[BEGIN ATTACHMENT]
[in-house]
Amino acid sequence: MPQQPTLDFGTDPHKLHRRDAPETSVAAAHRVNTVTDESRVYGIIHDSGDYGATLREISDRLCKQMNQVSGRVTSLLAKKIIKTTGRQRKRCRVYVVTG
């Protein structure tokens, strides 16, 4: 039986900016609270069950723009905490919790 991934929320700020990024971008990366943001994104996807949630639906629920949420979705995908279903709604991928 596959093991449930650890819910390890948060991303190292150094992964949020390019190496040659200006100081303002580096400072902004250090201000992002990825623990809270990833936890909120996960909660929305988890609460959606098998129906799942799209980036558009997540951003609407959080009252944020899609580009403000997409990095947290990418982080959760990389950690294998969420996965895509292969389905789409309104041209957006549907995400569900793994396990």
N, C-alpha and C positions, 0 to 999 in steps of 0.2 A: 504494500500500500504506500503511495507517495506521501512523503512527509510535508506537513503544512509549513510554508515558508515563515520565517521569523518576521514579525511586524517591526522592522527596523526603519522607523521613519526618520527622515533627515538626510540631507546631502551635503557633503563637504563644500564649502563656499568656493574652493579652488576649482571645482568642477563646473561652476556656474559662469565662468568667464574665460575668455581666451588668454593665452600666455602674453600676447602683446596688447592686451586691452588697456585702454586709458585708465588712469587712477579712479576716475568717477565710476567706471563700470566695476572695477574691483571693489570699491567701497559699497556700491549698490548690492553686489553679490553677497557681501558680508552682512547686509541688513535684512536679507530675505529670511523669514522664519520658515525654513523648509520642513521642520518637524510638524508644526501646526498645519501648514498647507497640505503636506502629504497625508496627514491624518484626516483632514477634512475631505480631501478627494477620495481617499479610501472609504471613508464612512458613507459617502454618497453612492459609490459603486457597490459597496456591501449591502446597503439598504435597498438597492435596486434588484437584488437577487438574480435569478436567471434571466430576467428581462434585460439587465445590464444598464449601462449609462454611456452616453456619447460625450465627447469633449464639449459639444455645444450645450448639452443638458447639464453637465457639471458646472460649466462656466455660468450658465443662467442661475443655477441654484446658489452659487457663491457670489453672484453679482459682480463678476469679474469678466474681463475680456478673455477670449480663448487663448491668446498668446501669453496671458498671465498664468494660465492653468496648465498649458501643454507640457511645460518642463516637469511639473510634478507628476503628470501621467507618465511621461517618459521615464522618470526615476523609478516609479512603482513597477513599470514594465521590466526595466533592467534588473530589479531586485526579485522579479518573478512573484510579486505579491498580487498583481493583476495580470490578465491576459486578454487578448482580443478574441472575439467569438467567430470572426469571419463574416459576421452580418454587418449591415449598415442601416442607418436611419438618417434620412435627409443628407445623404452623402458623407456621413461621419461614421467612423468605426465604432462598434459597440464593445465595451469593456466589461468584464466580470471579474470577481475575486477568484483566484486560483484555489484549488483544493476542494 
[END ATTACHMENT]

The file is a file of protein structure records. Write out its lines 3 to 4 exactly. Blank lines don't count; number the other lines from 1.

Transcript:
């Protein structure tokens, strides 16, 4: 039986900016609270069950723009905490919790 991934929320700020990024971008990366943001994104996807949630639906629920949420979705995908279903709604991928 596959093991449930650890819910390890948060991303190292150094992964949020390019190496040659200006100081303002580096400072902004250090201000992002990825623990809270990833936890909120996960909660929305988890609460959606098998129906799942799209980036558009997540951003609407959080009252944020899609580009403000997409990095947290990418982080959760990389950690294998969420996965895509292969389905789409309104041209957006549907995400569900793994396990």
N, C-alpha and C positions, 0 to 999 in steps of 0.2 A: 504494500500500500504506500503511495507517495506521501512523503512527509510535508506537513503544512509549513510554508515558508515563515520565517521569523518576521514579525511586524517591526522592522527596523526603519522607523521613519526618520527622515533627515538626510540631507546631502551635503557633503563637504563644500564649502563656499568656493574652493579652488576649482571645482568642477563646473561652476556656474559662469565662468568667464574665460575668455581666451588668454593665452600666455602674453600676447602683446596688447592686451586691452588697456585702454586709458585708465588712469587712477579712479576716475568717477565710476567706471563700470566695476572695477574691483571693489570699491567701497559699497556700491549698490548690492553686489553679490553677497557681501558680508552682512547686509541688513535684512536679507530675505529670511523669514522664519520658515525654513523648509520642513521642520518637524510638524508644526501646526498645519501648514498647507497640505503636506502629504497625508496627514491624518484626516483632514477634512475631505480631501478627494477620495481617499479610501472609504471613508464612512458613507459617502454618497453612492459609490459603486457597490459597496456591501449591502446597503439598504435597498438597492435596486434588484437584488437577487438574480435569478436567471434571466430576467428581462434585460439587465445590464444598464449601462449609462454611456452616453456619447460625450465627447469633449464639449459639444455645444450645450448639452443638458447639464453637465457639471458646472460649466462656466455660468450658465443662467442661475443655477441654484446658489452659487457663491457670489453672484453679482459682480463678476469679474469678466474681463475680456478673455477670449480663448487663448491668446498668446501669453496671458498671465498664468494660465492653468496648465498649458501643454507640457511645460518642463516637469511639473510634478507628476503628470501621467507618465511621461517618459521615464522618470526615476523609478516609479512603482513597477513599470514594465521590466526595466533592467534588473530589479531586485526579485522579479518573478512573484510579486505579491498580487498583481493583476495580470490578465491576459486578454487578448482580443478574441472575439467569438467567430470572426469571419463574416459576421452580418454587418449591415449598415442601416442607418436611419438618417434620412435627409443628407445623404452623402458623407456621413461621419461614421467612423468605426465604432462598434459597440464593445465595451469593456466589461468584464466580470471579474470577481475575486477568484483566484486560483484555489484549488483544493476542494 